How to pass the Concorso: An Interview with Sabina Damiani

I spent a few months working with many teachers during our consultation sessions trying to give them the best possible feedback on their lessons so that they had a better shot at passing the concorso.

I accumulated hundreds of hours of experience, which I put together in my top tips to pass the concorso.

And in this work, nothing pleased me more than receiving an email from teachers telling me that they had been successful.

That was the case for Sabina Damiani. She sent me the following email:

Hi André!
I just want to let you know that I got 90/100 on the second exam on marine engines!! I worked till 4 a.m., but I pust so much effort into the presentation that in the end, I was able to explain it even better than the first one.

Sabina Damiani

Since I know one of the best ways to succeed at anything is to listen to the story of people who have been through the same, I reached out to Sabina and asked her a few questions about the experience of passing the concorso. Check them out below!

After the Concorso, I was lucky enough to get a job as a permanent teacher at a high school not far from where I live. I still can’t believe it, but it’s true!

There were many different challenges to face: first of all, I felt I had to practice the language: I lacked confidence in my fluency and speaking abilities.

Then, I found it very difficult to translate all the theories I was studying into practical ideas and lessons. I worked a lot but always needed clarification about the results of my work.

Ultimately, at the beginning, I felt a bit lonely: when you start to study for a Concorso, the programme is huge, and you feel lost; it is crucial to have someone who shares your anxiety and excitement.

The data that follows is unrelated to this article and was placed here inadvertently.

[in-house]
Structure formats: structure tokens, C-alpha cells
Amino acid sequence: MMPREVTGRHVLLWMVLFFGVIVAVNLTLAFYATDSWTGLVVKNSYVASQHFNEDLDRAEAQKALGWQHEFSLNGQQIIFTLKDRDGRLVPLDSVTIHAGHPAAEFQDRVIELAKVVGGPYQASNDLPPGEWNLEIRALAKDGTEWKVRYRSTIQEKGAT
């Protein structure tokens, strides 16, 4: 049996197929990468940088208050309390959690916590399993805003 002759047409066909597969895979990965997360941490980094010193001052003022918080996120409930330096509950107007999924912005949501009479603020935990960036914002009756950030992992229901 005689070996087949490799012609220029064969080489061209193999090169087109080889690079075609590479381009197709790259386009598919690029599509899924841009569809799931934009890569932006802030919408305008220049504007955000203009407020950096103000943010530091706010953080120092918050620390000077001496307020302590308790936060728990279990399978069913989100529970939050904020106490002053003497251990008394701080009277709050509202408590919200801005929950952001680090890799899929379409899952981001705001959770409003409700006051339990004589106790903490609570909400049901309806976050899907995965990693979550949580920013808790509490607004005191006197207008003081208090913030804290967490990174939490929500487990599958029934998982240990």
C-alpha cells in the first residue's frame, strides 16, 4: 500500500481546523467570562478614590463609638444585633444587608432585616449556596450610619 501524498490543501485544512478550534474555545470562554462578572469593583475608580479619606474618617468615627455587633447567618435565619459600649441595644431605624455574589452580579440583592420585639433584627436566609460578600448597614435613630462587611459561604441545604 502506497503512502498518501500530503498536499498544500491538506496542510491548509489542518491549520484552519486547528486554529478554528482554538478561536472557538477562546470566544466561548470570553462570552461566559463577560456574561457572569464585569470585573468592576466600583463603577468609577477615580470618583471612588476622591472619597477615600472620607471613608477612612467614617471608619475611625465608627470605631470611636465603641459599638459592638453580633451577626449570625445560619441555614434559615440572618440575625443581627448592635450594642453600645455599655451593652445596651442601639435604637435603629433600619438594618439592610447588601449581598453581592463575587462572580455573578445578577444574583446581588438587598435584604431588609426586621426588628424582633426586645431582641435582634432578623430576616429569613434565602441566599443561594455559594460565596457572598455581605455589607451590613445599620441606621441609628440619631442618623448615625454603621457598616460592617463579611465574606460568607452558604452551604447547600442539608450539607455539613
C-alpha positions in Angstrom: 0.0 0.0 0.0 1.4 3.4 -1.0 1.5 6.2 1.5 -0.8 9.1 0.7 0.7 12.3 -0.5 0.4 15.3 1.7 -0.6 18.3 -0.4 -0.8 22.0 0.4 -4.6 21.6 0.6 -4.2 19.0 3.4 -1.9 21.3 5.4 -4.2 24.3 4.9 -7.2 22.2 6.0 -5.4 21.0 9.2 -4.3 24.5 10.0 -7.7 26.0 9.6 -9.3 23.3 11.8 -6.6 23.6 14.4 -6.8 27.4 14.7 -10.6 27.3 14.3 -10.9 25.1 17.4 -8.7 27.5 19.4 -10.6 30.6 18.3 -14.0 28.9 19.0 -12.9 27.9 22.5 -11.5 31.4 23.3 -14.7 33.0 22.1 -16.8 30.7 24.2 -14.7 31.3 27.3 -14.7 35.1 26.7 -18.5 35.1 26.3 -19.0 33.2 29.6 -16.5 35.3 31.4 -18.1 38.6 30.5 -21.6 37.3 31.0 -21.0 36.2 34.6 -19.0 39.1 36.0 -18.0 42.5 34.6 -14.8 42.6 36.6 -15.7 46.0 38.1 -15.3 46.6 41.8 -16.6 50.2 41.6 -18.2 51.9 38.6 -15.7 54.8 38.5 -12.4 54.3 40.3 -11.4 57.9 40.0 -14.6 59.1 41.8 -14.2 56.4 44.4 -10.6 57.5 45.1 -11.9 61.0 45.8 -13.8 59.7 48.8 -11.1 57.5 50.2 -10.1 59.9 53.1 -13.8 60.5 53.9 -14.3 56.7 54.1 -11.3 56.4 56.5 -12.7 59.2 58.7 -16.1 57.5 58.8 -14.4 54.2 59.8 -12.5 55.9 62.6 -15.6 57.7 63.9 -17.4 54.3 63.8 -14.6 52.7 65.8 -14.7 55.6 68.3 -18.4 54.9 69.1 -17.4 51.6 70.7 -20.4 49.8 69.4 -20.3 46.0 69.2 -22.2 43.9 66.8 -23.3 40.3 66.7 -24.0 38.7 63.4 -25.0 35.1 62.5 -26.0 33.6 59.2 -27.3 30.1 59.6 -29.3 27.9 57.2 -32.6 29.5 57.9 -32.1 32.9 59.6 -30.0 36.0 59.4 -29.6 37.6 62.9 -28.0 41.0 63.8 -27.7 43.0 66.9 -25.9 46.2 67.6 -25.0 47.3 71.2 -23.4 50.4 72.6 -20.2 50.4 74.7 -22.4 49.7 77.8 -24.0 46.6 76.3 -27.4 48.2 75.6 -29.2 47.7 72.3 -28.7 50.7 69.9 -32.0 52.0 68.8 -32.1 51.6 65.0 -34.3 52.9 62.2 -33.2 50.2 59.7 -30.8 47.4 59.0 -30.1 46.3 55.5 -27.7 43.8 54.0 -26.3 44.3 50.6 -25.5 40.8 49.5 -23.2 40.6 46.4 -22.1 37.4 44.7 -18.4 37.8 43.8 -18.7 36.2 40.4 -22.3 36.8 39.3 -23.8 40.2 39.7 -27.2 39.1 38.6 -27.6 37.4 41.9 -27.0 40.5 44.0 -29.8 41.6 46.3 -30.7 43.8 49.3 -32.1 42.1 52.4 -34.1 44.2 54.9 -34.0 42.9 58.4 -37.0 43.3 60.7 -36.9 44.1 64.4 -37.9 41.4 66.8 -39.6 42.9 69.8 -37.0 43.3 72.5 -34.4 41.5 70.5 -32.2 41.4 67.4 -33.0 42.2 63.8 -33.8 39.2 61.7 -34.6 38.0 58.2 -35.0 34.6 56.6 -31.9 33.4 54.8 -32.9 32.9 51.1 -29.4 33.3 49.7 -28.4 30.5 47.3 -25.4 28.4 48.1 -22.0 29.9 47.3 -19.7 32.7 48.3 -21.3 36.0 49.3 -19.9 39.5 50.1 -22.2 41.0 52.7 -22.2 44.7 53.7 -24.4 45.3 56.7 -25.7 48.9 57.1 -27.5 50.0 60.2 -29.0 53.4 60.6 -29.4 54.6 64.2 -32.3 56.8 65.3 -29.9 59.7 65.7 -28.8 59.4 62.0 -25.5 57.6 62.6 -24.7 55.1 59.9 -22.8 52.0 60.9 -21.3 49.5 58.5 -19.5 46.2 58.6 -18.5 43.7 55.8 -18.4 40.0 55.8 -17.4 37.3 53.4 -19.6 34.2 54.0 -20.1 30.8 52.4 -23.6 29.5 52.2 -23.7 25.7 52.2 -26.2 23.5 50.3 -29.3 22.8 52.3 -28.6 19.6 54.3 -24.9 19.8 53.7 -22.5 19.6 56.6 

To fight the loneliness, I started looking for people in the same situation and courses that could guide me. LanguageEd has helped me make things clear.

All the theories and concepts were reorganised, and I was helped to put the theory into practice.

Thanks to the individual consultation, I had the chance to show and discuss my lesson plans with experts and, at the same time, to gain confidence in my speaking. And I felt understood and cared for.

I would suggest clearly defining the things to do and creating a flexible study plan. In my experience, developing a network of people who can support you in this adventure is also essential.

And the last tip is: don’t get discouraged! Sometimes I felt that the difficulties were insurmountable. In these moments, it is important to hang in there and not give up.

Sabina has also told me she’s adapting to her new reality and that she still faces challenges. Her biggest challenges now have to do with motivating and managing the behaviour of more disruptive students as well as preparing lessons with very technical language. I know she’ll be able to manage and she knows she can count on LanguagEd.

What about you? What’s your story? What are your tips? Let me know in the comments!


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